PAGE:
Here are NAR’s hard numbers.

Lawrence Yun, NAR chief economist, said the gain is encouraging. “We’re not expecting a notable gain in existing-home sales until the second half of this year, but the improvement is another sign that the market is stabilizing,” he said.

How can you issue a press releasing relying on the change between January to February to be a sign that the market is improving?

Sales are generally slowest in January. The change in sales from the prior February was down 23.8% and prices over the same period are down 8.2% yet the headline says the market is stabilizing?

Please tell me what the basis is for that headline in the facts that were presented or any external changes in the mortgage/credit markets and the economy? Am I missing something here?


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4 Responses to “[Rank Forecasts] Rankled By Rankings, Prognostication At Its Finest”

  1. clark says:

    As an owner of a high priced UES coop, I am extremely depressed to read your recent blogs. Not that the blogs were by themselves depressing nor that they weren’t informative. The issue is your newly-found productivity.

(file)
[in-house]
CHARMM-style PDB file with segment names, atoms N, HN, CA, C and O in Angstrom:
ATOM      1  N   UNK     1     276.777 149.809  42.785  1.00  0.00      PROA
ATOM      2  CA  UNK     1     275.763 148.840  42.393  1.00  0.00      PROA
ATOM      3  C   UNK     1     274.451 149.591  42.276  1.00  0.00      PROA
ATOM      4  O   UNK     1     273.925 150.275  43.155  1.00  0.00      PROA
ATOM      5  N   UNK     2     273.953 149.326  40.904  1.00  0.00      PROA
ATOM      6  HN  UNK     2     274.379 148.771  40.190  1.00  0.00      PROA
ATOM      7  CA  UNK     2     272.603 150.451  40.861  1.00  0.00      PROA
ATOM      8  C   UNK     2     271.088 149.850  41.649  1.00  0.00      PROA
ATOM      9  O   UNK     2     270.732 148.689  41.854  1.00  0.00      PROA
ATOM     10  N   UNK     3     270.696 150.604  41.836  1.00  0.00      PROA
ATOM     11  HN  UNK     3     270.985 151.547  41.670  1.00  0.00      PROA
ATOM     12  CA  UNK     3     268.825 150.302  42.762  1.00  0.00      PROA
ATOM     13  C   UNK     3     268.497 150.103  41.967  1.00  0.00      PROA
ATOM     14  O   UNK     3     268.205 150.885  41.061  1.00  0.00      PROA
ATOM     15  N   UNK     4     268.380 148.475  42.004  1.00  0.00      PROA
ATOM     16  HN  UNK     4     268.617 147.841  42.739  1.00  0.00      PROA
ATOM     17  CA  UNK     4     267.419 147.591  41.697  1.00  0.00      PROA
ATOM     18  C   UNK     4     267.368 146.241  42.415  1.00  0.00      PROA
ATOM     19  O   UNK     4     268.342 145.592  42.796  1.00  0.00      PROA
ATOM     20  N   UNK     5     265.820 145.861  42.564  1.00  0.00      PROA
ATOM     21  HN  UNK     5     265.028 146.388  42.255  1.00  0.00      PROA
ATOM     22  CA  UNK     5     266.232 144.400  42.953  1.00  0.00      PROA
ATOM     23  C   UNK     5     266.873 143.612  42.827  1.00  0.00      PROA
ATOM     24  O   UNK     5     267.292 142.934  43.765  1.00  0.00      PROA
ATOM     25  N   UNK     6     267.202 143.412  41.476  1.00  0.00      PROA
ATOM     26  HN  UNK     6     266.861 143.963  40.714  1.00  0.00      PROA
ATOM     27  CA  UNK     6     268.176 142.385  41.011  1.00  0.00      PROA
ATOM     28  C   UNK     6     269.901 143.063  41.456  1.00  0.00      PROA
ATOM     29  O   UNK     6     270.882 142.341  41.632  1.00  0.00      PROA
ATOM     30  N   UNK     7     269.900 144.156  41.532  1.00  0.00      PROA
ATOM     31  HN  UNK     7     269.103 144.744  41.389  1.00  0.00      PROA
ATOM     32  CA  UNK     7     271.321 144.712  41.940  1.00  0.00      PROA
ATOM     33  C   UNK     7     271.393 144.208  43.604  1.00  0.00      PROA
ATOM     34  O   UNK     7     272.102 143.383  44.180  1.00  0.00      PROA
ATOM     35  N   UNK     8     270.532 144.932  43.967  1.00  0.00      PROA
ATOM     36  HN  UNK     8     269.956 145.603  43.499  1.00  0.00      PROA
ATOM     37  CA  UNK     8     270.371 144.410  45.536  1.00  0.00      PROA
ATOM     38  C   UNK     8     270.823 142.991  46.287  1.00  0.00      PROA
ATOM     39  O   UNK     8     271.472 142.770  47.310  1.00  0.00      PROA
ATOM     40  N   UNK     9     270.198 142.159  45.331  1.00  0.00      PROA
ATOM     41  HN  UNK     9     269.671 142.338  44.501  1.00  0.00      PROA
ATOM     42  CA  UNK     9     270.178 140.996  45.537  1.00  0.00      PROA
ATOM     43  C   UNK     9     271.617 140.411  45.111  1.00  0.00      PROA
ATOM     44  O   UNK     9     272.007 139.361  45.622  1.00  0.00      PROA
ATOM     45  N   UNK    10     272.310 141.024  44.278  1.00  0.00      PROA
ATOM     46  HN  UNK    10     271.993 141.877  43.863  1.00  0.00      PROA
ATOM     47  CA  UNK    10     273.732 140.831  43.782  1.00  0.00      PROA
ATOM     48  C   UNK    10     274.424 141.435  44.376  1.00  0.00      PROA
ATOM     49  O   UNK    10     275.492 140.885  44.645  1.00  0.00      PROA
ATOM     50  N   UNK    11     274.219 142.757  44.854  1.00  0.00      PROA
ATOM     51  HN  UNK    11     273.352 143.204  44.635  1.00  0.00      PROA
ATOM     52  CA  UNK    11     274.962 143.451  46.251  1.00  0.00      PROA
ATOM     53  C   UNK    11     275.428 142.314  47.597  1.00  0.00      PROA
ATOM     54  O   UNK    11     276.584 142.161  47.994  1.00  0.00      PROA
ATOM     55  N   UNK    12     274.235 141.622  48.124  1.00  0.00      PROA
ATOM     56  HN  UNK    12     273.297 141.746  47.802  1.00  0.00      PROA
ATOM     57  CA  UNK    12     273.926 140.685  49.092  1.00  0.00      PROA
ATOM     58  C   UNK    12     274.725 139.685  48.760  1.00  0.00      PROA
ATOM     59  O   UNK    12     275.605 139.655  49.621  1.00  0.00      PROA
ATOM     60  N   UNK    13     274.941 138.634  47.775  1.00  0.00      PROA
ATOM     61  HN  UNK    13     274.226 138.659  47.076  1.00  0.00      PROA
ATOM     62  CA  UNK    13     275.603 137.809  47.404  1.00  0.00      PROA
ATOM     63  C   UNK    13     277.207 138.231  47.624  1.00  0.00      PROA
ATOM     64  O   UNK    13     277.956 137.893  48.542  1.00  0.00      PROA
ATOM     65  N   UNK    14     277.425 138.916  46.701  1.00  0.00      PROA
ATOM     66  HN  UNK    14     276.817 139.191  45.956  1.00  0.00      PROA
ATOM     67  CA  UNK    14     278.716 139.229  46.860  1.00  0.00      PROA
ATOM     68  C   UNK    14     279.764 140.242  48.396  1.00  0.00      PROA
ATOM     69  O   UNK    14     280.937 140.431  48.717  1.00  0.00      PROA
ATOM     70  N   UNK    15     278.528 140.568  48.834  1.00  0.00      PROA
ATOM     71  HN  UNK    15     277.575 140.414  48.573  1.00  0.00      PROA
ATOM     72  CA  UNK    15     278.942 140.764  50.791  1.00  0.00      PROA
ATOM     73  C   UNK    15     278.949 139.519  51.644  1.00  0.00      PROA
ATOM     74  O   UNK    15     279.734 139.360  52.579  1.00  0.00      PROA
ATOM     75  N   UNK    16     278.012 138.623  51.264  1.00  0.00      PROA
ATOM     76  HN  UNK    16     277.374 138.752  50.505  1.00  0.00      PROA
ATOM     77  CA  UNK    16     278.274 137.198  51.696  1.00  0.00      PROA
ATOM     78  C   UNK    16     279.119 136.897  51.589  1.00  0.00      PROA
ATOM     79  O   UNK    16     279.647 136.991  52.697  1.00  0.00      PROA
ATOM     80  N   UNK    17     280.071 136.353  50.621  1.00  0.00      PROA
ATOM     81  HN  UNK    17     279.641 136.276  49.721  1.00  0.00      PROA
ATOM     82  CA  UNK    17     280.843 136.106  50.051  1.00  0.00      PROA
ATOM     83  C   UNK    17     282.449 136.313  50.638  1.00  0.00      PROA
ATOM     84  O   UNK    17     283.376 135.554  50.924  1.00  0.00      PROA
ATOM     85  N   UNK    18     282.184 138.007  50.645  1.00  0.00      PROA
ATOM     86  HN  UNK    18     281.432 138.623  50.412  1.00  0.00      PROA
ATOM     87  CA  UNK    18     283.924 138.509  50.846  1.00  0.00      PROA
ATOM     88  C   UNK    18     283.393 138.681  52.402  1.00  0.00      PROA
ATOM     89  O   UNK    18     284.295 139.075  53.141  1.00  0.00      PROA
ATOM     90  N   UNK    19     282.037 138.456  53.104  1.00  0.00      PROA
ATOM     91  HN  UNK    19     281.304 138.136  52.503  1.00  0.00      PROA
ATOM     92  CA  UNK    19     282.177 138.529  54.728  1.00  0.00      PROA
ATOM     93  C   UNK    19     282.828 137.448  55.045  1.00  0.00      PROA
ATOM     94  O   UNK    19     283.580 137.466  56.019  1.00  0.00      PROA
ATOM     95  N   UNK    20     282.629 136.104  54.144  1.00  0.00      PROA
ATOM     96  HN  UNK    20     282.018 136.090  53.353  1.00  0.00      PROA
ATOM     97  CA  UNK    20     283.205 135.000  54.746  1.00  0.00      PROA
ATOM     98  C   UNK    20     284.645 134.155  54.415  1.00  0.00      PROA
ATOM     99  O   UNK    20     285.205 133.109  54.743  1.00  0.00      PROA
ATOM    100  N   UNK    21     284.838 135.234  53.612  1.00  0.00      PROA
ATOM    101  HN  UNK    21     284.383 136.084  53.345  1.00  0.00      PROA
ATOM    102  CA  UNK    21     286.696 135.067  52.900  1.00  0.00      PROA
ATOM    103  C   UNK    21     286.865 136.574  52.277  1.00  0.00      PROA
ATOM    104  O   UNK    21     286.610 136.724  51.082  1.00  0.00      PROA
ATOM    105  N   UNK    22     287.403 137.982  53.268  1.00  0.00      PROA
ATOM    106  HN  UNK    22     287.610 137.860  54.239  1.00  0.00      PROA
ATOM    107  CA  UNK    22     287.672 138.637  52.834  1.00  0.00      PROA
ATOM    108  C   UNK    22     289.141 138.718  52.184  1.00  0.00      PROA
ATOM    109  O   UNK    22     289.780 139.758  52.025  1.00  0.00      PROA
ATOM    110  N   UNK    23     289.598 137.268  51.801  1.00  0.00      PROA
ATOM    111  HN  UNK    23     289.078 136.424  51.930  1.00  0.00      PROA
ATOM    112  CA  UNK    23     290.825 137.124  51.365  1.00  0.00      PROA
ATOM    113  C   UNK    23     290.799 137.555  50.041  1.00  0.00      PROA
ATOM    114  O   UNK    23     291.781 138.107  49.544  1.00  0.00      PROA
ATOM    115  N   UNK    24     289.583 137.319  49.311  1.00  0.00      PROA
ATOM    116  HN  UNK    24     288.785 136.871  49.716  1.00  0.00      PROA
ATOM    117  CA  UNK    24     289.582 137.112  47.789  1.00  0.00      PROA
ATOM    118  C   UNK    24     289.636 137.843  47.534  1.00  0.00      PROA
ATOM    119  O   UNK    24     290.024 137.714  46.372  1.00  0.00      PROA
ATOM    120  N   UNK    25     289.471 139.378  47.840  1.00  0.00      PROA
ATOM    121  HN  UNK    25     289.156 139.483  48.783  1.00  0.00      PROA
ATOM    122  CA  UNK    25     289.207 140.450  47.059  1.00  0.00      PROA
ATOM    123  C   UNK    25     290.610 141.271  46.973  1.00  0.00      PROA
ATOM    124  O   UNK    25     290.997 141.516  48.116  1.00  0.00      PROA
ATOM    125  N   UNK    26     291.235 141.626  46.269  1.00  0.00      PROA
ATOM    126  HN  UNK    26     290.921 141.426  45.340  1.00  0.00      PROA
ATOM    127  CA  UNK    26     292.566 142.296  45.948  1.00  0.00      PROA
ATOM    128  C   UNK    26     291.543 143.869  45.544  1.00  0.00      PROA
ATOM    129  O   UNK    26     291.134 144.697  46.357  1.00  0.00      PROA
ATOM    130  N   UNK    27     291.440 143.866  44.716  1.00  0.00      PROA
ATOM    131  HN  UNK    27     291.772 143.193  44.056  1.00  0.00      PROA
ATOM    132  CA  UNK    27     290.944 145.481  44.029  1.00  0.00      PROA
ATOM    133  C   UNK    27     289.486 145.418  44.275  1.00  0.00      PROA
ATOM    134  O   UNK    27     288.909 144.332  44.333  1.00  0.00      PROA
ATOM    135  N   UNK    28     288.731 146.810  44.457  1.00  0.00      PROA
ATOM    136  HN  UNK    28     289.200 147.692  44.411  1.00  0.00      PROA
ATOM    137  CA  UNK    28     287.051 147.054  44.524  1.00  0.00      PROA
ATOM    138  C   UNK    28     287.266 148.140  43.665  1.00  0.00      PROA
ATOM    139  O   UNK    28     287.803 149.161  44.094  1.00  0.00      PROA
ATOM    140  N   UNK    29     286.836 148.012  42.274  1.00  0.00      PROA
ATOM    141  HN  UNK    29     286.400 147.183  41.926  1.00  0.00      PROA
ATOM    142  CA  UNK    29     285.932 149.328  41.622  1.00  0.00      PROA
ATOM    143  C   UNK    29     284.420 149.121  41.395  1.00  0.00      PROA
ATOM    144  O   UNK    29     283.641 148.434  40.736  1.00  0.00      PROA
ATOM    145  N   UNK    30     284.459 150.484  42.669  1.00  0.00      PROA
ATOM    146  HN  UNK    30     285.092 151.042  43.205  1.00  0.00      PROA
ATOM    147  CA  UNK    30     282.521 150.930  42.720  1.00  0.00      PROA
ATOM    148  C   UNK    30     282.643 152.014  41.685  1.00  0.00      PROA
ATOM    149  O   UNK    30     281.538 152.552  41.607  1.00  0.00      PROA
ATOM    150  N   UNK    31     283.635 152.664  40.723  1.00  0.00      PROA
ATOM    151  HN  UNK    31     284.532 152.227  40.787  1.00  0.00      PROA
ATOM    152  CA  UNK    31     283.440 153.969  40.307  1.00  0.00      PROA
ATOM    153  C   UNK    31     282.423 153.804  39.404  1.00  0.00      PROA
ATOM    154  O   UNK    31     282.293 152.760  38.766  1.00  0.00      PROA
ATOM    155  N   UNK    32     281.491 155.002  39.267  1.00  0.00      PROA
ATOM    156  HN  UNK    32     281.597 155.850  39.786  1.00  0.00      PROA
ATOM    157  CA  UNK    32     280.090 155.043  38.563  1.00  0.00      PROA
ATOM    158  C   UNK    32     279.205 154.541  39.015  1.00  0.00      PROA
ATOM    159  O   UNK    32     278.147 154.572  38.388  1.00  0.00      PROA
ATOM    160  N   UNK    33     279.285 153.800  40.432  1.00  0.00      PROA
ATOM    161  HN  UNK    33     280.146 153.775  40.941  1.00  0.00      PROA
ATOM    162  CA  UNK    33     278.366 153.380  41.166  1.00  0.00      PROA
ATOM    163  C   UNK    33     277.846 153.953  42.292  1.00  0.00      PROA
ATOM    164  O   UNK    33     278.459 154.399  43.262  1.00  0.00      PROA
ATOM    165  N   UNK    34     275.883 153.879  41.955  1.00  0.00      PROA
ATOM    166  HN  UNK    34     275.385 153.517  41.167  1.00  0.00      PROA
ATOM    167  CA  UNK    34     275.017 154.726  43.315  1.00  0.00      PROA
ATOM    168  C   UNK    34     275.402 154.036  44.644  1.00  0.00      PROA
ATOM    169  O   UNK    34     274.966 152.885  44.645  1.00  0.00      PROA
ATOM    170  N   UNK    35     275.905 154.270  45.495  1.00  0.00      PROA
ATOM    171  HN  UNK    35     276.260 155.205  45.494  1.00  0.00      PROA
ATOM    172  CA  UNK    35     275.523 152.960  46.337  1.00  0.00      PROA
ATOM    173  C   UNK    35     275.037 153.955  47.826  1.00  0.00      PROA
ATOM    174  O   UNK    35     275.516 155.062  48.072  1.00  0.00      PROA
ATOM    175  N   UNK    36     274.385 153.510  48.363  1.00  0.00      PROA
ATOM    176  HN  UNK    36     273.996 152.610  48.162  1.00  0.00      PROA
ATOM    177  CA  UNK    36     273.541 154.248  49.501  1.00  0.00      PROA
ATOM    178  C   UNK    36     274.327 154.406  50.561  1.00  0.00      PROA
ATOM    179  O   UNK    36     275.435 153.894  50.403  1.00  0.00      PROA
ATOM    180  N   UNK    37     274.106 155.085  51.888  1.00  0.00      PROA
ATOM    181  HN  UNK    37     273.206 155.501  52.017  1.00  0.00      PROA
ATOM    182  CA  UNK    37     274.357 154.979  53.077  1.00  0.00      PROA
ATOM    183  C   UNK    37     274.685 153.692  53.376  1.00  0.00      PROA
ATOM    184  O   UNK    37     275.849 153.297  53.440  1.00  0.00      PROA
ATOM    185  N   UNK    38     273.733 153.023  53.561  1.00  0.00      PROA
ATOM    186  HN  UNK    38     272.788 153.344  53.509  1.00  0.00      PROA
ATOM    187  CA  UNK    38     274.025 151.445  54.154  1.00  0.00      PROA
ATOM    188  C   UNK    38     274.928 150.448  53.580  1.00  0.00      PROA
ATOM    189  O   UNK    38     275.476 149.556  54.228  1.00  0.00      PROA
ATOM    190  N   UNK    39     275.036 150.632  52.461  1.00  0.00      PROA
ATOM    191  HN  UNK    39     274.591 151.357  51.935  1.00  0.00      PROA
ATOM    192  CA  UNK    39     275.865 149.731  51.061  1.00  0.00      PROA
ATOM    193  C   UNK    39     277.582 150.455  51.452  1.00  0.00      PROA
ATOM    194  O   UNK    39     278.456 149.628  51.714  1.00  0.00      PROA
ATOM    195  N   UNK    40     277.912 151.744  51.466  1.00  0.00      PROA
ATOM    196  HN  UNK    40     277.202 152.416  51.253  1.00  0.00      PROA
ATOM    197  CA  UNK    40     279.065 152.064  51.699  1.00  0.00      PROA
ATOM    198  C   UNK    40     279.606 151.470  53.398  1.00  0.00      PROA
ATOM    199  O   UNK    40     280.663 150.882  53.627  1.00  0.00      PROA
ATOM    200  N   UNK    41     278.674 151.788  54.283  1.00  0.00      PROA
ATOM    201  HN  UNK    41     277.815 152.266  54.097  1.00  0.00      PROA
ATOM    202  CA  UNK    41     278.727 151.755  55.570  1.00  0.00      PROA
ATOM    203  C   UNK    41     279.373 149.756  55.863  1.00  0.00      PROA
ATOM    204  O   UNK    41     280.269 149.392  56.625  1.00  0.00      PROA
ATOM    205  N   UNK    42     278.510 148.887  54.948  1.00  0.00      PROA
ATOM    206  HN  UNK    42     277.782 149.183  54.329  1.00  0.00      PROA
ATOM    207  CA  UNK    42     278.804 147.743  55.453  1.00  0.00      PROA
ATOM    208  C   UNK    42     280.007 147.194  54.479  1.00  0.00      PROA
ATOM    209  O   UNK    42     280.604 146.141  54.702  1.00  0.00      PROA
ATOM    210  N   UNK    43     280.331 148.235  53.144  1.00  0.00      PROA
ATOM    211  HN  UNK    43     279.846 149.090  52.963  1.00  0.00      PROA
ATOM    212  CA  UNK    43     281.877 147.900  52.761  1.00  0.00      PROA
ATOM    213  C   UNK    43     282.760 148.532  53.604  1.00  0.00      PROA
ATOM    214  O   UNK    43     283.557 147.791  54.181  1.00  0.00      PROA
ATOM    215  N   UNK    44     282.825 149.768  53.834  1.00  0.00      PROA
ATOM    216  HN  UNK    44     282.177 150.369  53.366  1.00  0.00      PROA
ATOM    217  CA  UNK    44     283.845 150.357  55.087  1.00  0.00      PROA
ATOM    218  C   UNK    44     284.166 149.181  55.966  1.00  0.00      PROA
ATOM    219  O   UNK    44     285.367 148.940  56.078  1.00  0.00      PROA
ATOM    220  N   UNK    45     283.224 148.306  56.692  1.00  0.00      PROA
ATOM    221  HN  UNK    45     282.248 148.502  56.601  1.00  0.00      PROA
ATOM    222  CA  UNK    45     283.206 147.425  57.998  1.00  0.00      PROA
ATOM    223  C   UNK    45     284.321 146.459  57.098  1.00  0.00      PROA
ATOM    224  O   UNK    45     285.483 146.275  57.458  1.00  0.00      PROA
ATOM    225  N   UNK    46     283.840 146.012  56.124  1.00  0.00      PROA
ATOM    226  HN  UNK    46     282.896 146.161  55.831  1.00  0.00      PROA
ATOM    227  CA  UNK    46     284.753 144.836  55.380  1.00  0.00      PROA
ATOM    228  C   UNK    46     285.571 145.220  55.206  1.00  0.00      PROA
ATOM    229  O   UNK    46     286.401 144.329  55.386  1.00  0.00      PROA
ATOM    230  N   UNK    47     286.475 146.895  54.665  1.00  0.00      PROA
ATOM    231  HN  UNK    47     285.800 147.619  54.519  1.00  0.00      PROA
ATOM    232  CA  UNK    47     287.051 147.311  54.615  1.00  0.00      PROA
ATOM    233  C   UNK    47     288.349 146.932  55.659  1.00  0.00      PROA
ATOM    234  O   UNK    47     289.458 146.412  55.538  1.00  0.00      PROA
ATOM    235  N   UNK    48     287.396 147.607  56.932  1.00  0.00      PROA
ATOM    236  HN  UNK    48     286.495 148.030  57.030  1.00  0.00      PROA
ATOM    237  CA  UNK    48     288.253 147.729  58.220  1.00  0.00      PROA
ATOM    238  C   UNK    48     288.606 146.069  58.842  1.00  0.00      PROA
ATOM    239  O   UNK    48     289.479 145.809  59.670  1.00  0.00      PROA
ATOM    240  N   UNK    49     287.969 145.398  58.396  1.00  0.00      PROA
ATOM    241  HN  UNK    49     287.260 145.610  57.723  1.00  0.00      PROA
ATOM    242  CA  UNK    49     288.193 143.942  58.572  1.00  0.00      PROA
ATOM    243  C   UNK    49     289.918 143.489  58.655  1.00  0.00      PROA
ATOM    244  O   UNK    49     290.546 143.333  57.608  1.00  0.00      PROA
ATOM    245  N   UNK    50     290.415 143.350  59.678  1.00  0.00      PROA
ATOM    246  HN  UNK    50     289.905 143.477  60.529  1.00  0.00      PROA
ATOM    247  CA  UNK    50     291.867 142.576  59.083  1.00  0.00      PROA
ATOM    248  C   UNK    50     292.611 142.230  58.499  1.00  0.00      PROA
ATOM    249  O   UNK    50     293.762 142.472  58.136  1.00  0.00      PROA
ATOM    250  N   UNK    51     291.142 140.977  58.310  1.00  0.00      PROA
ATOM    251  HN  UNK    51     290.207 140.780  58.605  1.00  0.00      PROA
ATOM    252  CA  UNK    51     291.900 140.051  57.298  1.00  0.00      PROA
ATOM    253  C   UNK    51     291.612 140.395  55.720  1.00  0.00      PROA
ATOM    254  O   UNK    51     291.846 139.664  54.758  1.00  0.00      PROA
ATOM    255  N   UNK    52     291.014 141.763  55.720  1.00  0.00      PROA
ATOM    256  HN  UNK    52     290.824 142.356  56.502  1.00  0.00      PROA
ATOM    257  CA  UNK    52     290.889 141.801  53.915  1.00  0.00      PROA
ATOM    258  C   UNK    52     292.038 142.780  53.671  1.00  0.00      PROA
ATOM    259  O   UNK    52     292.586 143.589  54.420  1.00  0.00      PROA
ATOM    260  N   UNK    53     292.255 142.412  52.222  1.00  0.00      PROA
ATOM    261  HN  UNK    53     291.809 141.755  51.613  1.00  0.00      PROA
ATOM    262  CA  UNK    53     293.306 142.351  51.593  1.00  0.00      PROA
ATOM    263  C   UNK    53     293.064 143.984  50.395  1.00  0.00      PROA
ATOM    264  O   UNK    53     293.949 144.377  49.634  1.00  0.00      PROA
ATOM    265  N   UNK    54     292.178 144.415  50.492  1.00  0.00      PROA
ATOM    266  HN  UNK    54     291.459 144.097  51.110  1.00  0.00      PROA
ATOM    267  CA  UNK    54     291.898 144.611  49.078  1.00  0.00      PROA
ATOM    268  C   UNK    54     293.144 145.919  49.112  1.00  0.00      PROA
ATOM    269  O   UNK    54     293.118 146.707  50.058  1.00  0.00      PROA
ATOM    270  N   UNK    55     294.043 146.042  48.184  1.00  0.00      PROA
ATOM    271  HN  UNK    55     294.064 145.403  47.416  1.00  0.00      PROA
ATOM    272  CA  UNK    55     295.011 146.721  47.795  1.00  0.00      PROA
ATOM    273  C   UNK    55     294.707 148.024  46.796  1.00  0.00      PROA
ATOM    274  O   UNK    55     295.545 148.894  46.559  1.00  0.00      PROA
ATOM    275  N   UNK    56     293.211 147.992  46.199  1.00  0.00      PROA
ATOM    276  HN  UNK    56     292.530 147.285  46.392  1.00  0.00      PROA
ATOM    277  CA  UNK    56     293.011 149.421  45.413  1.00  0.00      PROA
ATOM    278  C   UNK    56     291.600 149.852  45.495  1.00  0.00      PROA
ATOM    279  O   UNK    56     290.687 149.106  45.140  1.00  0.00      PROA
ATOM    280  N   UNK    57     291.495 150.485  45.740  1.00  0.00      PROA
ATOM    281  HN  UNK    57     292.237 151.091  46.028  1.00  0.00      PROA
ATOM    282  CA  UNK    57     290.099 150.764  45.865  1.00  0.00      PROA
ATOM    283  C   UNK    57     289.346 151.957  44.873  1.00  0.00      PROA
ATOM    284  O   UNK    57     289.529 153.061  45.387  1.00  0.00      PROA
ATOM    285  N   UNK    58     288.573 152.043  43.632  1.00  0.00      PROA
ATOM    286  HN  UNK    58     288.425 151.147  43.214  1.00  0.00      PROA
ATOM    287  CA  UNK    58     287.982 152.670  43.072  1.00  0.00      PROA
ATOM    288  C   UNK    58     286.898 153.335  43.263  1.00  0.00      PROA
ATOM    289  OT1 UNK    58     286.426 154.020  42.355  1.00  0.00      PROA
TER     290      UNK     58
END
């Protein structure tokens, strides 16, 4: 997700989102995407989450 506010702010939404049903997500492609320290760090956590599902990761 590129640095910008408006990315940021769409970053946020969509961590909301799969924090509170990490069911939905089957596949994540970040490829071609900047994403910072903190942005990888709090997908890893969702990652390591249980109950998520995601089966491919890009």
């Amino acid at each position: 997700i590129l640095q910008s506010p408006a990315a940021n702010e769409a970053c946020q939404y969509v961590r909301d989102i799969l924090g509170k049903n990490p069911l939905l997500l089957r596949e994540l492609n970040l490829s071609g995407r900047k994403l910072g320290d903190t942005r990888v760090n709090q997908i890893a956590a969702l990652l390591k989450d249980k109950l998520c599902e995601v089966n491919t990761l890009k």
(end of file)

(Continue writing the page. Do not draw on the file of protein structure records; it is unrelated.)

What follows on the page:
I am worried that this frenetic level of output may be a direct indicator of a major decline in NYC real estate activity and prices. In the good old days of robust sales with double digit price increases and double digit declines in inventory, you produced two or three blogs per week. Maybe four on occasion.

    What do we now see: three blogs yesterday and five today! EIGHT F-ING MESSAGES IN 24 HOURS! And these as basketball playoff excitement is rising to a fever pitch!

    The ONLY, ergo, depressing conclusion is that the appraisal business has ground to a halt. Even Miller Samuel, one of the few credible survivors, doesn’t have anything to do but compose blogs.

    Say it isn’t so, Jonathan. Say that you’ve hired a ghost writer……..which did cross my mind given how few typos I found……and that you, Sheryl and the boys been appraising non-stop throughout the Easter weekend……at higher and higher prices. Anything else leads to a frightening conclusion.

  2. Jonathan J. Miller says:

    Hi Clark – good to have you back! Yeah, I was unusually productive as of late – attributable to elevated jellybean consumption. Nothing to suggest anything other than I am now more focused on Miller Samuel and the New York market than ever. No ghosts in this machine.

  3. mike says:

    a bit off topic, but i really enjoy reading your posts and think you have valuable insights.